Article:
In view of these findings, the Commission ordered the Director General (DG) to conduct an investigation into the matter including an investigation into the conduct of Ola's officials so as to fix individual liability on those responsible for these practices.

What happens next?

While Ola can challenge this decision by way of a writ petition, past experience in such cases indicates that it is unlikely that the Court will stay the DG's investigation. Courts in the past have stayed the proceedings after the investigation but have refrained from staying the investigation itself.

An investigation usually involves a look into the Company's business practices, request for documents/ information and Ola may be required to fill out a questionnaire prepared by the Director General's office. Since it contains confidential business information, the questionnaire and any documents submitted can be kept confidential upon request. In rare cases, the investigation can also involve dawn raids which are highly intrusive.

What does the decision mean for the start-up industry?

As I mention above, this decision strikes at the heart of the business strategy of thousands of start-ups.

Importantly, a crucial pre-requisite for antitrust scrutiny into predatory pricing is "market dominance". Thus practices that may be under the radar for several years may suddenly become subject to scrutiny by the Competition Commission as the player starts grabbing more market share. What percentage of market share leads to "dominance"? Unfortunately (as is often the case in law) there is no clear answer to this question. 50% market share is usually a good indicator of market dominance, though in some cases in other jurisdictions, even 30% market share has been considered enough to show dominance. At the same time, a market share of over 50% may also not be considered dominant if the barriers to entry into the market are low since this would mean that the current players do not have "market power" and cannot abuse their market position.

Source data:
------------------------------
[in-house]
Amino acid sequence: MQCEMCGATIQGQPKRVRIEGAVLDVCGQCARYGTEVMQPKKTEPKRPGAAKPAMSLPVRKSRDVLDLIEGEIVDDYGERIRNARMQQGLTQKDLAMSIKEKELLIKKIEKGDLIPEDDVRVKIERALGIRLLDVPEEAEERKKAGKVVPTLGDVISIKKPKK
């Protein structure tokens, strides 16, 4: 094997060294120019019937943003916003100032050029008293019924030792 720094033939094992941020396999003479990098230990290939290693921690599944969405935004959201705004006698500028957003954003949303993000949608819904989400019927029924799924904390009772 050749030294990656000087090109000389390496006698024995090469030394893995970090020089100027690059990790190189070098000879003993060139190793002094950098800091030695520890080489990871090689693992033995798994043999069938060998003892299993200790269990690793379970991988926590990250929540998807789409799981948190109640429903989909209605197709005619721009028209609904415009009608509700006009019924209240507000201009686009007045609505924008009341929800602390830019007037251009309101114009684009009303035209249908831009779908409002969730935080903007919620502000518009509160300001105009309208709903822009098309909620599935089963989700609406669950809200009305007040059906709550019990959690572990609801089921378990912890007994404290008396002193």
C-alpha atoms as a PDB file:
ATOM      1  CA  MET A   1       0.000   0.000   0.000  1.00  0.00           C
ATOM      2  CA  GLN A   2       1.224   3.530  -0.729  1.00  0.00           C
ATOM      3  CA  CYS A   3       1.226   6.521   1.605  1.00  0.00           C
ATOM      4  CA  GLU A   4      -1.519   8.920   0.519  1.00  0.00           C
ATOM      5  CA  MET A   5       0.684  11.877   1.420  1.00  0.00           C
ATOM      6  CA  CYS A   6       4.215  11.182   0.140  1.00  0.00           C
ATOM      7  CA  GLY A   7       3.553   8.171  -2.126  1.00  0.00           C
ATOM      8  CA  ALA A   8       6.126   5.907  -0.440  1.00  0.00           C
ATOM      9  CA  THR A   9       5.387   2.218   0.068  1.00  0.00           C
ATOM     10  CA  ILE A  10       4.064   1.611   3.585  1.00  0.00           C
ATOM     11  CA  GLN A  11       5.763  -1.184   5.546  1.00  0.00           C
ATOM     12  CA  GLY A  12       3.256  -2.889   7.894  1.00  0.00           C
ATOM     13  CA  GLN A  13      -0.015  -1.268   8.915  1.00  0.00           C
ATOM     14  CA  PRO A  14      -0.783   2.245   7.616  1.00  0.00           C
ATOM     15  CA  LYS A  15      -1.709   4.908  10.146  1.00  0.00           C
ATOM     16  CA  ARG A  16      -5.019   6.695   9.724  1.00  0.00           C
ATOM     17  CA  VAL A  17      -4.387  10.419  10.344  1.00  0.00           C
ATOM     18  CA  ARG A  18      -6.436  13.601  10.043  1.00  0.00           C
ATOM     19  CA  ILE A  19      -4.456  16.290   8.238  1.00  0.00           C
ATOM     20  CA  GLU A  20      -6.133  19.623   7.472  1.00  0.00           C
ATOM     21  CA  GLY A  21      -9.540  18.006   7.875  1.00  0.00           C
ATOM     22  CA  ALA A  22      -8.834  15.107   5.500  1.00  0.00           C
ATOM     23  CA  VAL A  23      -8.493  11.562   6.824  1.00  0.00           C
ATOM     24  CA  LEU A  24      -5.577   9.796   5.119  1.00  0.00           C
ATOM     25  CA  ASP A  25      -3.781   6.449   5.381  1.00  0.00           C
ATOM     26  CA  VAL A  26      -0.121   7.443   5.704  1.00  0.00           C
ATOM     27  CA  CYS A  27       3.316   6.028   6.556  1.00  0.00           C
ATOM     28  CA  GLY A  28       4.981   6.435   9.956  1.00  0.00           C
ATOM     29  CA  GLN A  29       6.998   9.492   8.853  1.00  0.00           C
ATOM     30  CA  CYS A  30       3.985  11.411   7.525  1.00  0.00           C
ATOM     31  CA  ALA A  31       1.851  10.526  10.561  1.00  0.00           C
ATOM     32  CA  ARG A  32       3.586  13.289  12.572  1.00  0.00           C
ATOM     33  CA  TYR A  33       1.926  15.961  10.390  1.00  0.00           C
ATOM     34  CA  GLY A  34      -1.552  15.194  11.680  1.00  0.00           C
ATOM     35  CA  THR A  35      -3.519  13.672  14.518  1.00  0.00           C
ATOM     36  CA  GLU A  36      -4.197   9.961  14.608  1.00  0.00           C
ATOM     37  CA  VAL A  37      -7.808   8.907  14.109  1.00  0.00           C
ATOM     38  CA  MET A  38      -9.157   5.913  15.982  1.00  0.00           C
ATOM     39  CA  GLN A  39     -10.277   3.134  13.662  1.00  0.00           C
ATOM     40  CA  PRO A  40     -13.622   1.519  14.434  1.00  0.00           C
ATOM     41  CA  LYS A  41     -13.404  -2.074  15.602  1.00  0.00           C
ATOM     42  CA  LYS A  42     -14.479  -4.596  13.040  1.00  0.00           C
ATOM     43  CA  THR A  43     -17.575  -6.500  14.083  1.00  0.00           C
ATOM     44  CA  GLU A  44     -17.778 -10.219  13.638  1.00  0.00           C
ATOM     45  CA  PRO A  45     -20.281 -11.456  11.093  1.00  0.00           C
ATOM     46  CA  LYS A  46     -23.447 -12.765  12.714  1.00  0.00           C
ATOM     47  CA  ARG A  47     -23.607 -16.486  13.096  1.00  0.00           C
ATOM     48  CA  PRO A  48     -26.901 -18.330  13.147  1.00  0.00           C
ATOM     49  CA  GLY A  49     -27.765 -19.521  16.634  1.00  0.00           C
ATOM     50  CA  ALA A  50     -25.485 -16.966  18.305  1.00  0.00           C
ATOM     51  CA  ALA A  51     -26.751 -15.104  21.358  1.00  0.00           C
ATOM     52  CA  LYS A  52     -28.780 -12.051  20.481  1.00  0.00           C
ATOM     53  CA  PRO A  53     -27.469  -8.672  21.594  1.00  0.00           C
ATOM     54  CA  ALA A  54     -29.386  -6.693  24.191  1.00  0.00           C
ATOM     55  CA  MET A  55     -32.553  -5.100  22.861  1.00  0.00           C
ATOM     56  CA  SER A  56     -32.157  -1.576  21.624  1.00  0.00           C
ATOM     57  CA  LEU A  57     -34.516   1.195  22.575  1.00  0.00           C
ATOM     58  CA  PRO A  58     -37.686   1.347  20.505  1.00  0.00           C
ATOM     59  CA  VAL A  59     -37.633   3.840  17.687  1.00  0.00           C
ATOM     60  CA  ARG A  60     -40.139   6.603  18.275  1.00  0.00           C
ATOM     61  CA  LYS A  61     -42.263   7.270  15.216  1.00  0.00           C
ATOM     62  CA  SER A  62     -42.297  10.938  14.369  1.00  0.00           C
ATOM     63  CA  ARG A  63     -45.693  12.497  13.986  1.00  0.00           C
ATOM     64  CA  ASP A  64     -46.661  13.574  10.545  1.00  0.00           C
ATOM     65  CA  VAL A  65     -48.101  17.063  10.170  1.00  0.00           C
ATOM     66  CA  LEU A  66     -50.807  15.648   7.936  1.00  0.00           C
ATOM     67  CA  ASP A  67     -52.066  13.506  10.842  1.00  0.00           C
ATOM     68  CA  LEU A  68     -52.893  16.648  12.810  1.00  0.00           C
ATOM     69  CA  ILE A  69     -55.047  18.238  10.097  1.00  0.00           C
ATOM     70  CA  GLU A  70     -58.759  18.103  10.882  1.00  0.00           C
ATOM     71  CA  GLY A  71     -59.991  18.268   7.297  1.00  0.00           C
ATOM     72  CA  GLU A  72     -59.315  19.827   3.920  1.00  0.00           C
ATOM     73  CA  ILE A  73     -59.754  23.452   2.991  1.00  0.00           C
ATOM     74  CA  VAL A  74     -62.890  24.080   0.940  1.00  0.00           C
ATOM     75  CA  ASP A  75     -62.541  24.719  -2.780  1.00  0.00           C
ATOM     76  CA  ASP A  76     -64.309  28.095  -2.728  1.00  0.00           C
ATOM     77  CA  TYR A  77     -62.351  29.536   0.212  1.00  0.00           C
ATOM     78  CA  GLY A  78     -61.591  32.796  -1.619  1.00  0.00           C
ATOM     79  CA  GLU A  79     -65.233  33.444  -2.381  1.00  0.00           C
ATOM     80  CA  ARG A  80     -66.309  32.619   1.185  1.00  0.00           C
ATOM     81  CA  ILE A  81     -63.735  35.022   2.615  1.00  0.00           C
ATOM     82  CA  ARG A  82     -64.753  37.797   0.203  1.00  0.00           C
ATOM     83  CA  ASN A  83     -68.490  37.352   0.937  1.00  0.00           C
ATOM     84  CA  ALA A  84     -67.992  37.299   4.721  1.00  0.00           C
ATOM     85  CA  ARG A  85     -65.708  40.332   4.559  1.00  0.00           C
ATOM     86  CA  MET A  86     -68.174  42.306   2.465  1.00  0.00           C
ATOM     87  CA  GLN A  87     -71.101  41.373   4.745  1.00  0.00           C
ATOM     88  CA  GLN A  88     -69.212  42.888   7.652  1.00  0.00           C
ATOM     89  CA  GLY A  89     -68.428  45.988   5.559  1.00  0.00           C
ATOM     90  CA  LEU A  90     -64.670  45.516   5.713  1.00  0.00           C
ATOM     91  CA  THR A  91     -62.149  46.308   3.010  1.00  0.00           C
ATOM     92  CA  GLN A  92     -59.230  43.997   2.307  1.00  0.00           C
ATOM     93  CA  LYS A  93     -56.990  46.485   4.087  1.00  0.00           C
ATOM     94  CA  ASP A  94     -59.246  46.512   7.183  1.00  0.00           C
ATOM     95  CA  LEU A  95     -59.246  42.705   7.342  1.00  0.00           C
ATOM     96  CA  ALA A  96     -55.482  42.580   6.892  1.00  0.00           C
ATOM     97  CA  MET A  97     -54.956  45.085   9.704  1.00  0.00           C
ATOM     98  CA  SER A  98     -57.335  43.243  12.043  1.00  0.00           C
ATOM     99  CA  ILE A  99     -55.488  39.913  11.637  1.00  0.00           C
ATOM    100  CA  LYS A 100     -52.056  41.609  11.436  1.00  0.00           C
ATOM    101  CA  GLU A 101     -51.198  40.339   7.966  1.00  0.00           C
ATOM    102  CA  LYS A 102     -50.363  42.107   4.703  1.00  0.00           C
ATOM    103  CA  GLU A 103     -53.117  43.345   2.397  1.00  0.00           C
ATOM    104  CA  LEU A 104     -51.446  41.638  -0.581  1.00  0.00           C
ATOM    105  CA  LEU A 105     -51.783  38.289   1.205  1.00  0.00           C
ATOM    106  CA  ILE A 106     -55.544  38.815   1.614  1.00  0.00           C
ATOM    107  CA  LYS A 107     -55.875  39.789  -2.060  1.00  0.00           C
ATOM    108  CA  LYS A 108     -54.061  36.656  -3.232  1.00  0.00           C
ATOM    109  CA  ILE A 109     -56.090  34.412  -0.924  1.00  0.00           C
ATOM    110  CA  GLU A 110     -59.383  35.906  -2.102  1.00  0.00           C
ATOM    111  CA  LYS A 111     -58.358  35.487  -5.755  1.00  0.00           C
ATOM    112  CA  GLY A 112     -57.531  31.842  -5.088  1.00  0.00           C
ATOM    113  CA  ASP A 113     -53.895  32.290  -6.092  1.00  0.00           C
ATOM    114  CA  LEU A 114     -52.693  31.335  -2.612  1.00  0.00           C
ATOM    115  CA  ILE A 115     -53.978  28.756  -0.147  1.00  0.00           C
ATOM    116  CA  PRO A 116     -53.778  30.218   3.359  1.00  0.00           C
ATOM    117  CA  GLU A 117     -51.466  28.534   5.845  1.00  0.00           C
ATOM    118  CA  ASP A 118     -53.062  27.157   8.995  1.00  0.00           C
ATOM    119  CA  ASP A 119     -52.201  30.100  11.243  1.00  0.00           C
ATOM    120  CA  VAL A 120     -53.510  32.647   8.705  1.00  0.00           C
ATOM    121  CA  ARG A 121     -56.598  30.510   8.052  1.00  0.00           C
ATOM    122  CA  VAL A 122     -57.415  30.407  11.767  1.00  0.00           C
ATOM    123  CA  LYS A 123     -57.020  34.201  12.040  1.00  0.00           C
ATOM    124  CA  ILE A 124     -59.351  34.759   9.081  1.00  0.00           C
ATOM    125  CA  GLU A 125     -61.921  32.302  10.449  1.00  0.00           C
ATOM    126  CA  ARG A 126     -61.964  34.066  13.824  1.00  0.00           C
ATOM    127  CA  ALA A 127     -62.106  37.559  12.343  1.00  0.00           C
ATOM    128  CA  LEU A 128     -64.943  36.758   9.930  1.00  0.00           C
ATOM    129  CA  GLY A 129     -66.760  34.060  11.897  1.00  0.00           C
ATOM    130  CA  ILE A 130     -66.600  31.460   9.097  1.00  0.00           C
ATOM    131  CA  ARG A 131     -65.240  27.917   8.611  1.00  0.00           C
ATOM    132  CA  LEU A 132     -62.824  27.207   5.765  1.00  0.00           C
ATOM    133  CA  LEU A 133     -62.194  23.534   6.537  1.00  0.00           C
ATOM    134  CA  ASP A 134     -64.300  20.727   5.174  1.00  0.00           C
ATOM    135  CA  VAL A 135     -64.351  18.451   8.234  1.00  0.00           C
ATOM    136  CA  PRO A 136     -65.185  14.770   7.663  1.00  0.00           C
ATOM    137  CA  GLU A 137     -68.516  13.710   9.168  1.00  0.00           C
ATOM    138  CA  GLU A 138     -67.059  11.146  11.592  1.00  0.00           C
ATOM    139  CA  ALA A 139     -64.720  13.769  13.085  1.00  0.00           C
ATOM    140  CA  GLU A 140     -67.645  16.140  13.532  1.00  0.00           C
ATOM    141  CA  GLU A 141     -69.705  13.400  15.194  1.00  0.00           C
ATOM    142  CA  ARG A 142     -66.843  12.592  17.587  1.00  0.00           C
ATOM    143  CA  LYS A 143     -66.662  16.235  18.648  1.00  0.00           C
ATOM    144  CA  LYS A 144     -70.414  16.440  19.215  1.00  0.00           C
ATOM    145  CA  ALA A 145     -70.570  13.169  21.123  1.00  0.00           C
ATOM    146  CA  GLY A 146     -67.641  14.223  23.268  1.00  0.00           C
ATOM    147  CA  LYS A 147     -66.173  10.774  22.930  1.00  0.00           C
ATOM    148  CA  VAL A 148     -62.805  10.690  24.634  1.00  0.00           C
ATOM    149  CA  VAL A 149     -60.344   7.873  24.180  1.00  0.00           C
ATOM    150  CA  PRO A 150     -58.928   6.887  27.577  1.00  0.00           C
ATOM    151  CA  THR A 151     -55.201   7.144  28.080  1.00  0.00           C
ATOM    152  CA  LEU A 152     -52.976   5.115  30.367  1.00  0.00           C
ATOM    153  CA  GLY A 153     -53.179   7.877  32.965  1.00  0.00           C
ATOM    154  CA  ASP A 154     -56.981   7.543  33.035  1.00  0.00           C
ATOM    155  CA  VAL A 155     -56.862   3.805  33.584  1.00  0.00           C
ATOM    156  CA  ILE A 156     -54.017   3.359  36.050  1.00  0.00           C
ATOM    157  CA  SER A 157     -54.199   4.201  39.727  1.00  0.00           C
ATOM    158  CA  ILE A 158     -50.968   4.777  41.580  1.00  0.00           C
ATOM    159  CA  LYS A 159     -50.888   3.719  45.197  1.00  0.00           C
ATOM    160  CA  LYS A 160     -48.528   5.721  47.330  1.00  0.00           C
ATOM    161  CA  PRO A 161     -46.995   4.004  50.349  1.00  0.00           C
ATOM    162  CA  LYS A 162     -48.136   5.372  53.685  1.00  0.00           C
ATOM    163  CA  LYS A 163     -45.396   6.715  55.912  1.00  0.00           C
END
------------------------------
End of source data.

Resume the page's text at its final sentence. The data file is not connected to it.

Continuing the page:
Another critical aspect is the standard of "cost" used to determine predatory pricing. Lets say a widget seller acquires the goods from the manufacturer for Rs. 100, incurs Rs. 40 on marketing and other operational expenses and sells the goods further for Rs. 120. While the Company has technically incurred a loss, the price of the goods sold is more than the cost of goods sold. The part of the Commission's order looking at the amount of money Ola is losing per trip lacks analysis into the pricing structure and the standard of "cost" that the Commission took into account while reaching a prima facie conclusion of predatory pricing. It is noteworthy that even more advanced jurisdictions like US and EU are grappling with the standard of "cost".

While some may argue that the Commission has only ordered an investigation and this is far from a death knell into such pricing strategies, the nuisance value of an investigation may itself incentivize incumbents who have suffered owing to stiff competition from their e-commerce rivals to file more such complaints under the Competition Act. On their part, start-ups must start planning ahead for such issues as soon as they start gaining some level of market dominance in a particular geographical market. For the bigger players, especially in the e-tailing sector, it may be an ominous sign of things to come.

The decision of the Competition Commission can be accessed at

Originally published on The Legal 500

The content of this article is intended to provide a general guide to the subject matter. Specialist advice should be sought about your specific circumstances.